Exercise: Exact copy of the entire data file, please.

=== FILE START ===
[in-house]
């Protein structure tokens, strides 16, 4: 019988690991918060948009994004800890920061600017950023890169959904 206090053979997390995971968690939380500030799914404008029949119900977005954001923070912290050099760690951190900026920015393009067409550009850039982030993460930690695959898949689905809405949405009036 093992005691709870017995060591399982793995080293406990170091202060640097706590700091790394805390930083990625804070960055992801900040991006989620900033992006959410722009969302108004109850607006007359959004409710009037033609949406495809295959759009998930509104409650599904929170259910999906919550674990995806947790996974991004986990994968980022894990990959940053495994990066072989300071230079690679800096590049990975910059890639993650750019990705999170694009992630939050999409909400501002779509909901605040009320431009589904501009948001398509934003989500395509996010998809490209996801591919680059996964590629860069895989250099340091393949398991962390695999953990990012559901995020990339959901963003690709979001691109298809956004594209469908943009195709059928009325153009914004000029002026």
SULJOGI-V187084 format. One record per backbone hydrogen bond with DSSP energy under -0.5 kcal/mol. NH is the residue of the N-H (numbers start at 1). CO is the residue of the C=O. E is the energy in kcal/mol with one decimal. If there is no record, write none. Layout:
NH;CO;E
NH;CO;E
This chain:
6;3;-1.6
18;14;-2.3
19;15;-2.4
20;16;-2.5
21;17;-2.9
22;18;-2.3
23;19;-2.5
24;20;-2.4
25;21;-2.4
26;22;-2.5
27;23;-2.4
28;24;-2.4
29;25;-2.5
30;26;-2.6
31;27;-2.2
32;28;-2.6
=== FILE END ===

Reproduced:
[in-house]
């Protein structure tokens, strides 16, 4: 019988690991918060948009994004800890920061600017950023890169959904 206090053979997390995971968690939380500030799914404008029949119900977005954001923070912290050099760690951190900026920015393009067409550009850039982030993460930690695959898949689905809405949405009036 093992005691709870017995060591399982793995080293406990170091202060640097706590700091790394805390930083990625804070960055992801900040991006989620900033992006959410722009969302108004109850607006007359959004409710009037033609949406495809295959759009998930509104409650599904929170259910999906919550674990995806947790996974991004986990994968980022894990990959940053495994990066072989300071230079690679800096590049990975910059890639993650750019990705999170694009992630939050999409909400501002779509909901605040009320431009589904501009948001398509934003989500395509996010998809490209996801591919680059996964590629860069895989250099340091393949398991962390695999953990990012559901995020990339959901963003690709979001691109298809956004594209469908943009195709059928009325153009914004000029002026």
SULJOGI-V187084 format. One record per backbone hydrogen bond with DSSP energy under -0.5 kcal/mol. NH is the residue of the N-H (numbers start at 1). CO is the residue of the C=O. E is the energy in kcal/mol with one decimal. If there is no record, write none. Layout:
NH;CO;E
NH;CO;E
This chain:
6;3;-1.6
18;14;-2.3
19;15;-2.4
20;16;-2.5
21;17;-2.9
22;18;-2.3
23;19;-2.5
24;20;-2.4
25;21;-2.4
26;22;-2.5
27;23;-2.4
28;24;-2.4
29;25;-2.5
30;26;-2.6
31;27;-2.2
32;28;-2.6